“Didn’t you hear me say she was to be brought up English?” asked Norah, with a slowness which clothed her fiercest impulses.

“Name of God, do you think I’ll let you have her!” returned Jean Jacques with asperity and decision. “You say you are alone, you and your M’sieu’ Nolan. Well, I am alone–all alone in the world, and I need her–Mother of God, I need her more than I ever needed anything in my life! You have each other, but I have only myself, and it is not good company. Besides, the child is mine, a Barbille of Barbilles, une legitime–a rightful child of marriage. But if it was a love-child only it would still be mine, being my daughter’s child. Look you, it is no such thing. It is of those who can claim inheritance back to Louis XI. She will be to me the gift of God in return for the robbery of death.”

He leaned over the cradle, and his look was like that of one who had found a treasure in the earth.

Now she struck hard. Yet very subtly too did she attack him. “You–you are thinking of yourself, m’sieu’, only of yourself. Aren’t you going to think of the child at all? It isn’t yourself that counts so much. You’ve had your day, or the part of it that matters most. But her time is not yet even begun. It’s all–all–before her. You say you’ll take her away–well, to what? To what will you take her? What have you got to give her? What–”

“I have the three hundred and twenty acres out there"–he pointed westward–"and I will make a home and begin again with her.”

“Three hundred and twenty acres–’out there’!” she exclaimed in scorn. “Any one can have a farm here for the askin’. What is that? Is it a home? What have you got to start a home with? Do you deny you are no better than a tramp? Have you got a hundred dollars in the world? Have you got a roof over your head? Have you got a trade? You’ll take her where–to what? Even if you had a home, what then? You would have to get someone to look after her–some old crone, a wench maybe, who’d be as fit to bring up a child as I would be to–” she paused and looked round in helpless quest for a simile, when, in despair, she caught sight of Jean Jacques’ watch-chain–"as I would be to make a watch!” she added.

Instinctively Jean Jacques drew out the ancient timepiece he had worn on the Grand Tour; which had gone down with the Antoine and come up with himself. It gave him courage to make the fight for his own.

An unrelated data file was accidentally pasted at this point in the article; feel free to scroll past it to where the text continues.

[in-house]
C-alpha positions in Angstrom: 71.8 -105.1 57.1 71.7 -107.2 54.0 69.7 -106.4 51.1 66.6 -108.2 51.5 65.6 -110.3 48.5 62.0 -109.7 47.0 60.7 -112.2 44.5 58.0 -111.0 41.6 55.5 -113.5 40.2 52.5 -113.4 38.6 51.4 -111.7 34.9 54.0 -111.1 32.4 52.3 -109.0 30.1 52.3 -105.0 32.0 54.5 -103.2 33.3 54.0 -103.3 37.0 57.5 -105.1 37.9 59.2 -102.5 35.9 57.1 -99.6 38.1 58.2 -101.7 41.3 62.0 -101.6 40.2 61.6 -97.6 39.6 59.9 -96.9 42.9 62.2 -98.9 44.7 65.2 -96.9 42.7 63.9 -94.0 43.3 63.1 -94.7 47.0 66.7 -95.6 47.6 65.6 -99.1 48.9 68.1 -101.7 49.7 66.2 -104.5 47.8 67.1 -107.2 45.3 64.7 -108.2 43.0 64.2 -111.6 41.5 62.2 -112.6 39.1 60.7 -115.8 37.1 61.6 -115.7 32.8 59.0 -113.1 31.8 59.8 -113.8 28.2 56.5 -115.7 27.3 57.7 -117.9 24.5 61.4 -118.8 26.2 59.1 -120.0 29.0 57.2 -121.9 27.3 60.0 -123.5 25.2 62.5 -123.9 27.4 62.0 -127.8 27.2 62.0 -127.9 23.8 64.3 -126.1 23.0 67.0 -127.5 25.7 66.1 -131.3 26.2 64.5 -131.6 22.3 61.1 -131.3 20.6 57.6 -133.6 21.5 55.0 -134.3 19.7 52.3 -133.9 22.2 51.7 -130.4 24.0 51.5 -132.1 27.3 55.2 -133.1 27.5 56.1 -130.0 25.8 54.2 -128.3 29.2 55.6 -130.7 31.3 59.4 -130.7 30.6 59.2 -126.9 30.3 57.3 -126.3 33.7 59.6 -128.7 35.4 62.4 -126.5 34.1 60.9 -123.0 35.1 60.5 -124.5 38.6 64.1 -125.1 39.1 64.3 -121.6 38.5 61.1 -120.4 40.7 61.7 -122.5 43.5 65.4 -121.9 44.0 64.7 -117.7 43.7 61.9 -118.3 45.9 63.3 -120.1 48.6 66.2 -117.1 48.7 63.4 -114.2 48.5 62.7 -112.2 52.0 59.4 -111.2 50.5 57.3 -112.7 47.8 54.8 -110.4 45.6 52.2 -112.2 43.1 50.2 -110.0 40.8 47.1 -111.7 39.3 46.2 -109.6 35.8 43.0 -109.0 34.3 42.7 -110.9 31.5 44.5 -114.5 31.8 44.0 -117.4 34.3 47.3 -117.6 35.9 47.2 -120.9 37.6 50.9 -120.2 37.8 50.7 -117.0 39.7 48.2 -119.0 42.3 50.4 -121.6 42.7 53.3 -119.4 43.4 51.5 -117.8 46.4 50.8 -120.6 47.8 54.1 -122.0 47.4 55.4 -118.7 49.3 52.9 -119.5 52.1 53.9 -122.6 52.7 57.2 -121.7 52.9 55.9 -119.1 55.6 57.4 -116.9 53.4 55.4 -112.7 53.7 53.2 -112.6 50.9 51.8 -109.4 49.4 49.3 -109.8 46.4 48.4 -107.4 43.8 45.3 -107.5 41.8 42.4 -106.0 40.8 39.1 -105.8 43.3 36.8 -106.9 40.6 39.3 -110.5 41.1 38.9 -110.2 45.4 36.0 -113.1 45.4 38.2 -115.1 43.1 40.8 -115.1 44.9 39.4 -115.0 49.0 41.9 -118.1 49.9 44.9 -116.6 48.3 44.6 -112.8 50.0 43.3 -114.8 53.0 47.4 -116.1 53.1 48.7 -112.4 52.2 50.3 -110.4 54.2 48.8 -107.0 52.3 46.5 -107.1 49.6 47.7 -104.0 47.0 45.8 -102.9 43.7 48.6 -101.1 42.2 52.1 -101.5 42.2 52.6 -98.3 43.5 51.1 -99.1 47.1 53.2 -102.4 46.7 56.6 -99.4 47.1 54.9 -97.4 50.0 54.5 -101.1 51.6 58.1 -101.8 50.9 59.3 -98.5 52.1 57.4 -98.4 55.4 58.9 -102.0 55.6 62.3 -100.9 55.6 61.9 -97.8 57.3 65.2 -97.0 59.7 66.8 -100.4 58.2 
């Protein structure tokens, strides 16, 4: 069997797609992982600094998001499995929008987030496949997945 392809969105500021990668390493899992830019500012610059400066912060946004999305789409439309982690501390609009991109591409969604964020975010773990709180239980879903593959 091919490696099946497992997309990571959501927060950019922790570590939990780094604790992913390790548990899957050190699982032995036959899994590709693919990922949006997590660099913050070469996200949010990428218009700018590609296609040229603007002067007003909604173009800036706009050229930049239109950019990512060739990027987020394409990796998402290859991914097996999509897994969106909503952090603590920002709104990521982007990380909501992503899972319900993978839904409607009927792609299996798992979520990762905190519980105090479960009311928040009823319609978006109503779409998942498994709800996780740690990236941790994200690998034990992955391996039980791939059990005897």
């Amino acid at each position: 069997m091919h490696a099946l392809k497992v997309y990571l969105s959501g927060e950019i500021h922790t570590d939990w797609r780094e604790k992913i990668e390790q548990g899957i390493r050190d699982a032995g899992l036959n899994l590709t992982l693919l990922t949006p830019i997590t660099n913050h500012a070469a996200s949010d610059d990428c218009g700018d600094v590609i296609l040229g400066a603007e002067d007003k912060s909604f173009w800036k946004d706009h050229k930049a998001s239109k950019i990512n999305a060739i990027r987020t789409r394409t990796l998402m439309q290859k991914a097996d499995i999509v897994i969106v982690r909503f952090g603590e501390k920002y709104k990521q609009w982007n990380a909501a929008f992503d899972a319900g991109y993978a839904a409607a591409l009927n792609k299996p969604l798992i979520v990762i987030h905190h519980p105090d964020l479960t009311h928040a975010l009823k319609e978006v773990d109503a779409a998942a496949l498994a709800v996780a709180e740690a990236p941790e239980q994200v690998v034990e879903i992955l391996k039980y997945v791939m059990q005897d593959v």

“The good God would see that–” he began.

“The good God doesn’t interfere in bringing up babies,” she retorted. “That’s the work for the fathers and mothers, or godfathers and godmothers.”

“You are neither,” exclaimed Jean Jacques. “You have no rights at all.”

“I have no rights–eh? I have no rights! Look at the child. Look at the way she’s clothed. Look at the cradle in which it lies. It cost fifteen dollars; and the clothes–what they cost would keep a family half a year. I have no rights, is it?–I who stepped in and took the child without question, without bein’ asked, and made it my own, and treated it as if it was me own. No, by the love of God, I treated it far, far better than if it had been me own. Because a child was denied me, the hunger of the years made me love the child as a mother would on a desert island with one child at her knees.”

“You can get another-one not your own, as this isn’t,” argued Jean Jacques fiercely.

She was not to be forced to answer his arguments directly. She chose her own course to convince. “Nolan loves this child as if it was his,” she declared, her eyes all afire, “but he mightn’t love another–men are queer creatures. Then where would I be? and what would the home be but what it was before–as cold, as cold and bitter! It was the hand of God brought the child to the door of two people who had no child and who prayed for one. Do you deny it was the hand of God that brought your daughter here away, that put the child in my arms? Not its mother, am I not? But I love her better than twenty mothers could. It’s the hunger–the hunger–the hunger in me. She’s made a woman of me. She has a home where everything is hers–everything. To see Nolan play with her, tossin’ her up and down in his arms as if he’d done it all his life–as natural as natural! To take her away from that–all the comfort here where she can have annything she wants! With my old mother to care for her, if so be I was away to market or whereabouts–one that brought up six children, a millionaire among them, praise be to God as my mother did–to take this delicate little thing away from here, what a sin and crime ’twould be! She herself ’d never forgive you for it, if ever she grew up–though that’s not likely, things bein’ as they are with you, and you bein’ what you are. Ah, there–there she is awake and smilin’, and kickin’ up her pretty toes this minute! There she is, the lovely little Zoe, with eyes like black pearls. . . . See now–see now which she’ll come to–to you or me, m’sieu’. There, put out your arms to her, and I’ll put out mine, and see which she’ll take. I’ll stand by that–I’ll stand by that. Let the child decide. Hold out your arms, and so will I”

With an impassioned word Jean Jacques reached down his arms to the child, which lay laughing up at them and kicking its pink toes into the air, and Norah Doyle did the same, murmuring an Irish love-name for a child. Jean Jacques was silent, but in his face was the longing of a soul sick for home, of one who desires the end of a toilsome road.